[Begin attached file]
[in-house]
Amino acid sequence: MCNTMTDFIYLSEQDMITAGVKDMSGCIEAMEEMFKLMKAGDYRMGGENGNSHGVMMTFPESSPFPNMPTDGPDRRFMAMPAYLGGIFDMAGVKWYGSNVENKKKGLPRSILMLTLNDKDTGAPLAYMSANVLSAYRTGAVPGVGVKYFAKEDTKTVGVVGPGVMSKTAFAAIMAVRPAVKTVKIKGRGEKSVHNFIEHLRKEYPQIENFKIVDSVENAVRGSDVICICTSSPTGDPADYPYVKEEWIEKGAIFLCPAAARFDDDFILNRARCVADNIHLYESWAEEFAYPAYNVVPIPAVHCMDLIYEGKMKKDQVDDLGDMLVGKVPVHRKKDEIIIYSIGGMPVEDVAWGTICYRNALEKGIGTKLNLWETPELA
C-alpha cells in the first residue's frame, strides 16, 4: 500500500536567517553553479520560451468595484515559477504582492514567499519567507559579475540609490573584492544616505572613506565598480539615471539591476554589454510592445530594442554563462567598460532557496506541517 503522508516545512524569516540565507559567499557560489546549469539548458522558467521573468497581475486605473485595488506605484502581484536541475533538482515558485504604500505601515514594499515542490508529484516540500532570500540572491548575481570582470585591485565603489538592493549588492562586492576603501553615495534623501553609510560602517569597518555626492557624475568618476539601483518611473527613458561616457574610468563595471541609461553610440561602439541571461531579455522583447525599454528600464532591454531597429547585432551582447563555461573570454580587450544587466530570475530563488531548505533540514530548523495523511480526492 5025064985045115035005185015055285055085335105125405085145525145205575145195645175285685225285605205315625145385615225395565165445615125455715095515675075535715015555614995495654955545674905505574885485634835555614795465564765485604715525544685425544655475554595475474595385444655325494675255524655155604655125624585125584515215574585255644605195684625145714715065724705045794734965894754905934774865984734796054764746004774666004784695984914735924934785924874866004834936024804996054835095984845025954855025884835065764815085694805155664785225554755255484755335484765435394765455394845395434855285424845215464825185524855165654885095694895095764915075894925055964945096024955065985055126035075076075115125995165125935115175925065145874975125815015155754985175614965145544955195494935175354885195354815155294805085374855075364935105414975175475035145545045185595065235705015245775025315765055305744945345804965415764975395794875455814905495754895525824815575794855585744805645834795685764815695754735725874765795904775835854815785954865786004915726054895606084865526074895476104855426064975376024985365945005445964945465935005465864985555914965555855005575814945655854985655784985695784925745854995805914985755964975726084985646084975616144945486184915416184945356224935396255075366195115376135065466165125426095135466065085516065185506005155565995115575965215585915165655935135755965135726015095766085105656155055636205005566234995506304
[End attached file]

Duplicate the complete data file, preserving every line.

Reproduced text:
[in-house]
Amino acid sequence: MCNTMTDFIYLSEQDMITAGVKDMSGCIEAMEEMFKLMKAGDYRMGGENGNSHGVMMTFPESSPFPNMPTDGPDRRFMAMPAYLGGIFDMAGVKWYGSNVENKKKGLPRSILMLTLNDKDTGAPLAYMSANVLSAYRTGAVPGVGVKYFAKEDTKTVGVVGPGVMSKTAFAAIMAVRPAVKTVKIKGRGEKSVHNFIEHLRKEYPQIENFKIVDSVENAVRGSDVICICTSSPTGDPADYPYVKEEWIEKGAIFLCPAAARFDDDFILNRARCVADNIHLYESWAEEFAYPAYNVVPIPAVHCMDLIYEGKMKKDQVDDLGDMLVGKVPVHRKKDEIIIYSIGGMPVEDVAWGTICYRNALEKGIGTKLNLWETPELA
C-alpha cells in the first residue's frame, strides 16, 4: 500500500536567517553553479520560451468595484515559477504582492514567499519567507559579475540609490573584492544616505572613506565598480539615471539591476554589454510592445530594442554563462567598460532557496506541517 503522508516545512524569516540565507559567499557560489546549469539548458522558467521573468497581475486605473485595488506605484502581484536541475533538482515558485504604500505601515514594499515542490508529484516540500532570500540572491548575481570582470585591485565603489538592493549588492562586492576603501553615495534623501553609510560602517569597518555626492557624475568618476539601483518611473527613458561616457574610468563595471541609461553610440561602439541571461531579455522583447525599454528600464532591454531597429547585432551582447563555461573570454580587450544587466530570475530563488531548505533540514530548523495523511480526492 5025064985045115035005185015055285055085335105125405085145525145205575145195645175285685225285605205315625145385615225395565165445615125455715095515675075535715015555614995495654955545674905505574885485634835555614795465564765485604715525544685425544655475554595475474595385444655325494675255524655155604655125624585125584515215574585255644605195684625145714715065724705045794734965894754905934774865984734796054764746004774666004784695984914735924934785924874866004834936024804996054835095984845025954855025884835065764815085694805155664785225554755255484755335484765435394765455394845395434855285424845215464825185524855165654885095694895095764915075894925055964945096024955065985055126035075076075115125995165125935115175925065145874975125815015155754985175614965145544955195494935175354885195354815155294805085374855075364935105414975175475035145545045185595065235705015245775025315765055305744945345804965415764975395794875455814905495754895525824815575794855585744805645834795685764815695754735725874765795904775835854815785954865786004915726054895606084865526074895476104855426064975376024985365945005445964945465935005465864985555914965555855005575814945655854985655784985695784925745854995805914985755964975726084985646084975616144945486184915416184945356224935396255075366195115376135065466165125426095135466065085516065185506005155565995115575965215585915165655935135755965135726015095766085105656155055636205005566234995506304